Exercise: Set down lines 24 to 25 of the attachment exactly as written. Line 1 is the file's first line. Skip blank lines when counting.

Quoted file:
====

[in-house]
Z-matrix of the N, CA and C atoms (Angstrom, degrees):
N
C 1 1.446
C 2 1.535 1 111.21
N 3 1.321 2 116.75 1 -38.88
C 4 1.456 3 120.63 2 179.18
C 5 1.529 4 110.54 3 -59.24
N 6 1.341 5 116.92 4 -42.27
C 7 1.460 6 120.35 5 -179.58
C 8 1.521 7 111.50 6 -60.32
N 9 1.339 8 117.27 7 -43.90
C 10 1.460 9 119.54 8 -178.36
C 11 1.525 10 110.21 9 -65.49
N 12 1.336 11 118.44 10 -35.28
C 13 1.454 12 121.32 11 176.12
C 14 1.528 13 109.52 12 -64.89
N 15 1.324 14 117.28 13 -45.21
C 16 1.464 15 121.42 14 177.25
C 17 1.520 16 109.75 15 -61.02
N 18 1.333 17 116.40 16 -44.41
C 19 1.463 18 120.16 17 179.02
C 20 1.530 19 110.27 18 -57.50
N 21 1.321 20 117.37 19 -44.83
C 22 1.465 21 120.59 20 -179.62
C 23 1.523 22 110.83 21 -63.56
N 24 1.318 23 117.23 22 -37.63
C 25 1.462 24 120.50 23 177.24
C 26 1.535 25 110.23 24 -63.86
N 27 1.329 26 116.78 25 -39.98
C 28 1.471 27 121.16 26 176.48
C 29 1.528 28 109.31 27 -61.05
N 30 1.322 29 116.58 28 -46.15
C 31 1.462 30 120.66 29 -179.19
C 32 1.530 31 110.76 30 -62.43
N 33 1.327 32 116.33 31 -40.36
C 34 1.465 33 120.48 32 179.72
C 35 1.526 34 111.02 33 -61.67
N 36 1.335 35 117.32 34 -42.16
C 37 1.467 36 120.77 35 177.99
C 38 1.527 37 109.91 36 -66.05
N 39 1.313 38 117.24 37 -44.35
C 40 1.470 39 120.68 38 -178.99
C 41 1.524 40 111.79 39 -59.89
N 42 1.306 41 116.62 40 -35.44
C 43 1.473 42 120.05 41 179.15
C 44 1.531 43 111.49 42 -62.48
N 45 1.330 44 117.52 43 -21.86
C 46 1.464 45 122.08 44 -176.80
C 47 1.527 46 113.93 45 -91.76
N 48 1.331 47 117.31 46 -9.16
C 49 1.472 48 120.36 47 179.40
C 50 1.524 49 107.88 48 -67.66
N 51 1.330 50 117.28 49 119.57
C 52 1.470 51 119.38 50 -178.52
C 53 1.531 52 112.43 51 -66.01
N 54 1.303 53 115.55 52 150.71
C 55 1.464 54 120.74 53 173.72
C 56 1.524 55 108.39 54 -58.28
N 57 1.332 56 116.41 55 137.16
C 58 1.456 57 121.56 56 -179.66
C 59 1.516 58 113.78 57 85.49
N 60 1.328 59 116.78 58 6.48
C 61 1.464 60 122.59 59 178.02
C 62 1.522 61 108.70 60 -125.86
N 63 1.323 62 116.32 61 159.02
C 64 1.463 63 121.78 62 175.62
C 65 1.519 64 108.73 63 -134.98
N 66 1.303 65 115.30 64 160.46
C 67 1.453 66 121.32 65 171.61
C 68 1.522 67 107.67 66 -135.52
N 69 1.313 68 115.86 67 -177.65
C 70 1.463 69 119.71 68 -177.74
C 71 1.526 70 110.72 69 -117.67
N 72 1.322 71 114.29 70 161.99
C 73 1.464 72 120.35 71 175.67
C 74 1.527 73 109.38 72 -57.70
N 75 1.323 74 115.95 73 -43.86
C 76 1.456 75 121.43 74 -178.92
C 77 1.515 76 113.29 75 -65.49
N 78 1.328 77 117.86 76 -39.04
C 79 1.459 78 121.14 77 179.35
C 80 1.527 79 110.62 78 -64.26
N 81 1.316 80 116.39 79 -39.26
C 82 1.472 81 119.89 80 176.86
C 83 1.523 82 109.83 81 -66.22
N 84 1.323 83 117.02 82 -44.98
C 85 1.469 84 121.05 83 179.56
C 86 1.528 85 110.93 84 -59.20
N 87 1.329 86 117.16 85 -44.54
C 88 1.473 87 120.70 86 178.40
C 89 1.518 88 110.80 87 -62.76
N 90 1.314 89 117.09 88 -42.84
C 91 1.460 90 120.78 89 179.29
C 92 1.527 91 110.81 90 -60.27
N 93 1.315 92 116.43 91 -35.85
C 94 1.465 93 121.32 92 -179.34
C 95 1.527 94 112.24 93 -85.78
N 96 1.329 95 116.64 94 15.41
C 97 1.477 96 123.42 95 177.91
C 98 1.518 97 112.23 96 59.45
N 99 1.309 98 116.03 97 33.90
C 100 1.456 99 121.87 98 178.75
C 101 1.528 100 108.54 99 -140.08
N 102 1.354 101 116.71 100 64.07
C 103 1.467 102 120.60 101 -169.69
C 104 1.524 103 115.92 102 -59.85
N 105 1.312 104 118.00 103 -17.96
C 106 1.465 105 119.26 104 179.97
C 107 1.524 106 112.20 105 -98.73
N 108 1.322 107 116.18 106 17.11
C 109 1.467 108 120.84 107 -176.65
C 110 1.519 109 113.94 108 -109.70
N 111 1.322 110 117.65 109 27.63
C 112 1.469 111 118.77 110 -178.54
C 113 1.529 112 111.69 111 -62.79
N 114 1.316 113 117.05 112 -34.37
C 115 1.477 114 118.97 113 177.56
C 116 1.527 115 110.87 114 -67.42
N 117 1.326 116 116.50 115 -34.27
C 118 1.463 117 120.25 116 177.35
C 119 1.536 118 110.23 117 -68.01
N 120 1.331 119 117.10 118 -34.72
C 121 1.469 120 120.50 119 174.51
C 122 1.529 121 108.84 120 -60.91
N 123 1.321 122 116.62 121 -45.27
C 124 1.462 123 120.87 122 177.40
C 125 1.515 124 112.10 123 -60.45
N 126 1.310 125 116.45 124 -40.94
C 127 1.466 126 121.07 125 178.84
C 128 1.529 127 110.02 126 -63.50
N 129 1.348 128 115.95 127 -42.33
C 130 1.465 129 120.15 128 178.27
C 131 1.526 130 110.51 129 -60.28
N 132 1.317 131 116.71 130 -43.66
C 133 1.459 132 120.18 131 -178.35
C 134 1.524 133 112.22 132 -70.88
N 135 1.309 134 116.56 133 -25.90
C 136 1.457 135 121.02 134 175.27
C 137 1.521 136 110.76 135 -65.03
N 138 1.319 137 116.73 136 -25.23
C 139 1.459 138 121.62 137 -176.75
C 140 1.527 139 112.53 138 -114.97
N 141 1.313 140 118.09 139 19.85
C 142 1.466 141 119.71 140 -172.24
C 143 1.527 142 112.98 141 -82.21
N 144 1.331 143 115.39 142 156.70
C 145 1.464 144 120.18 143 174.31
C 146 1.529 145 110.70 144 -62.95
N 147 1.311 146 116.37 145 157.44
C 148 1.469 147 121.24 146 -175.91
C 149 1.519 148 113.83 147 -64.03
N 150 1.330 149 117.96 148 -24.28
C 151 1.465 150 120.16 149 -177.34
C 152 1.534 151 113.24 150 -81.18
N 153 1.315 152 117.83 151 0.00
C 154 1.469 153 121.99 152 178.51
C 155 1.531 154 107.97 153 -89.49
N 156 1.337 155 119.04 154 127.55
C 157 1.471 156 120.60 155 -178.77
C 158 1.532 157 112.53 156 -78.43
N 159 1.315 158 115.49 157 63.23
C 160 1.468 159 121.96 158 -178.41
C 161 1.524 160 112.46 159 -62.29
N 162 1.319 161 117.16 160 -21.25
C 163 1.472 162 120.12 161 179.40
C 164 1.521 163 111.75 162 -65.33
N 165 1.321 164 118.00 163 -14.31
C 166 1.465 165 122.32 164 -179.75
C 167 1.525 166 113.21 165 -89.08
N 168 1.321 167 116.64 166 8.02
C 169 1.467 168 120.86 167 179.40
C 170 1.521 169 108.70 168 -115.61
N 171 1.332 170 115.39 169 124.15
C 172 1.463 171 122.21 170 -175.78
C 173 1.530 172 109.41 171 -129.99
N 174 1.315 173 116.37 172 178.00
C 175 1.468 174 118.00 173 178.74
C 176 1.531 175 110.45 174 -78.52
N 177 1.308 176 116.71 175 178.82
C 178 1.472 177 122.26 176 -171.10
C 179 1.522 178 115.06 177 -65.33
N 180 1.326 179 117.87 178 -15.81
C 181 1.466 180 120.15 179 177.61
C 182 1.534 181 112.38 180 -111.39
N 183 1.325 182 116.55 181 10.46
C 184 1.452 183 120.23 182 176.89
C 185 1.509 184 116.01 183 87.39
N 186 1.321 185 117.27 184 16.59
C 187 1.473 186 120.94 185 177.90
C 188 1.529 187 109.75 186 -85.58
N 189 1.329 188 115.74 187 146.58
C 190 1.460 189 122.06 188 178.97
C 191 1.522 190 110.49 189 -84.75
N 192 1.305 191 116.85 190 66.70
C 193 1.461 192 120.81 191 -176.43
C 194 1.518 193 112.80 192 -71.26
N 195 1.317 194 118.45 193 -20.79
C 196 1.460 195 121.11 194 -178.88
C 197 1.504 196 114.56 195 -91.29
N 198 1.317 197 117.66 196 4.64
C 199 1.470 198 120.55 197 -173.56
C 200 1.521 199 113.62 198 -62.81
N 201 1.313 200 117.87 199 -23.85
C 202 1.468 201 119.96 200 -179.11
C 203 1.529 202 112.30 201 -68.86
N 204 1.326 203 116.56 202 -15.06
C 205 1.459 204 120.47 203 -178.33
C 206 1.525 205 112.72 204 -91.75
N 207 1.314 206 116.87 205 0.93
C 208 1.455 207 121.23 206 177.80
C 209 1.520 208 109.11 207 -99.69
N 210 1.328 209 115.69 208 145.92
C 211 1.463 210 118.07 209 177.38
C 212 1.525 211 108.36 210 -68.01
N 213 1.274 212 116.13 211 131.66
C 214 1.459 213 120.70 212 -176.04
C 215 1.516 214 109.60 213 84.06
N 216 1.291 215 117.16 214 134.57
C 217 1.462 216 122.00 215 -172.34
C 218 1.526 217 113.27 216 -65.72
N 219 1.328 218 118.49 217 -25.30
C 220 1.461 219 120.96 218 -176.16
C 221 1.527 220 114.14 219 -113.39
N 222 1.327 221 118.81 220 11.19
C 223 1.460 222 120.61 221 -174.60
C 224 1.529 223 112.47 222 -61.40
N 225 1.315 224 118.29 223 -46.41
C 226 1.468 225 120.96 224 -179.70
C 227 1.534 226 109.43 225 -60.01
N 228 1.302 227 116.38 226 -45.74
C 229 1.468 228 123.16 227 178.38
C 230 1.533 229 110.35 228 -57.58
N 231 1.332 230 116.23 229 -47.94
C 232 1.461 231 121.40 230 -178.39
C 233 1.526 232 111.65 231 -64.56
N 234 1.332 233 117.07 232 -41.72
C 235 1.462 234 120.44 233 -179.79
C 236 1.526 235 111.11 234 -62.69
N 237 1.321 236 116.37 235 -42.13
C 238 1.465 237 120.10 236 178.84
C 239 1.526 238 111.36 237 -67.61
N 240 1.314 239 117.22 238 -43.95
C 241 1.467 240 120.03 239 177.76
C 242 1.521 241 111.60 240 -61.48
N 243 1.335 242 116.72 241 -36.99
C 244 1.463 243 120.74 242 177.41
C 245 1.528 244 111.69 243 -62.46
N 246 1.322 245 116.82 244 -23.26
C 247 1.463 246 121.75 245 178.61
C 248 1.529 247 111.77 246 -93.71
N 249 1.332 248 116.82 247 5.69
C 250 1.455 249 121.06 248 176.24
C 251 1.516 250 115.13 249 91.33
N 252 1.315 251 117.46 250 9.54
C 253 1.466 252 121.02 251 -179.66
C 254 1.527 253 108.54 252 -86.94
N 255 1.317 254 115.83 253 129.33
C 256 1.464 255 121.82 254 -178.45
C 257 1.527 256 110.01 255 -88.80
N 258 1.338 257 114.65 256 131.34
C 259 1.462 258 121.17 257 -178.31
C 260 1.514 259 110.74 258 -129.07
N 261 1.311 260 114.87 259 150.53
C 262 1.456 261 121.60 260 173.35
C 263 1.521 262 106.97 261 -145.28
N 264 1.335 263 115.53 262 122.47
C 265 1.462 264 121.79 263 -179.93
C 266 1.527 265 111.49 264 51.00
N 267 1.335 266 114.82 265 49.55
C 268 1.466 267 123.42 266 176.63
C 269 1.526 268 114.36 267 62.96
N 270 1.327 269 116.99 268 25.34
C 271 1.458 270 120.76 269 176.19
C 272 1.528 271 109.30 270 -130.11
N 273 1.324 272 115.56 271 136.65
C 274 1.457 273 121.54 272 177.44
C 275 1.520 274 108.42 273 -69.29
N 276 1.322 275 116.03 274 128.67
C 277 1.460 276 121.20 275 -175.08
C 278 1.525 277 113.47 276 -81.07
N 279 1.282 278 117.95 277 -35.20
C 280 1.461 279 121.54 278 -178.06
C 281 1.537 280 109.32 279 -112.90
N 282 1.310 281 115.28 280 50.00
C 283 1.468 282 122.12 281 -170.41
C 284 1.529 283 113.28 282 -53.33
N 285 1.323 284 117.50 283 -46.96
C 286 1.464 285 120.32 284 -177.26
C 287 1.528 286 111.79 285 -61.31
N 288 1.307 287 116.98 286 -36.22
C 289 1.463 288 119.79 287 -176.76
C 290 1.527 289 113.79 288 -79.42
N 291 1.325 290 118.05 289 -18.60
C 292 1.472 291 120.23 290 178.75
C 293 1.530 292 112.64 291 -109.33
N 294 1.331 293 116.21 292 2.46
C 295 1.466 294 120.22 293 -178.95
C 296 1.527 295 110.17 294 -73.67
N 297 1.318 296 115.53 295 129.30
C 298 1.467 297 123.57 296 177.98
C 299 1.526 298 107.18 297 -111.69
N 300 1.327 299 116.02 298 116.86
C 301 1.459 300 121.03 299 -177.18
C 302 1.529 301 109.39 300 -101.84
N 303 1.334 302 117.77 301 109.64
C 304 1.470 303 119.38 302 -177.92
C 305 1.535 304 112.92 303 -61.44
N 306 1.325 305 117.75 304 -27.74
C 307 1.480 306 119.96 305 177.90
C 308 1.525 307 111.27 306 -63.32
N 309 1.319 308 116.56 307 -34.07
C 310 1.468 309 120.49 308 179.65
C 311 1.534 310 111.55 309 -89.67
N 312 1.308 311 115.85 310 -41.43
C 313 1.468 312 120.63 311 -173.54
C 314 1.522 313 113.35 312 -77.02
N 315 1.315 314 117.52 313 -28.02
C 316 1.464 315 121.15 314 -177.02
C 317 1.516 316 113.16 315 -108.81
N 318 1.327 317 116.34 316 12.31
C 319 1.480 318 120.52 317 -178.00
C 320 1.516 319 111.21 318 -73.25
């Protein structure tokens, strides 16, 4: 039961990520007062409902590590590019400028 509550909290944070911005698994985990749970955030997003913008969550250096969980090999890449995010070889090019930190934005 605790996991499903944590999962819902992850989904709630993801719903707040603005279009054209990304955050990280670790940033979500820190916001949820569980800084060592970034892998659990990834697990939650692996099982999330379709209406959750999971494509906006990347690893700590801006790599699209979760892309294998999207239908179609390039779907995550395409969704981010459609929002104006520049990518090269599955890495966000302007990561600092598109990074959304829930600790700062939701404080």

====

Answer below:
N 21 1.321 20 117.37 19 -44.83
C 22 1.465 21 120.59 20 -179.62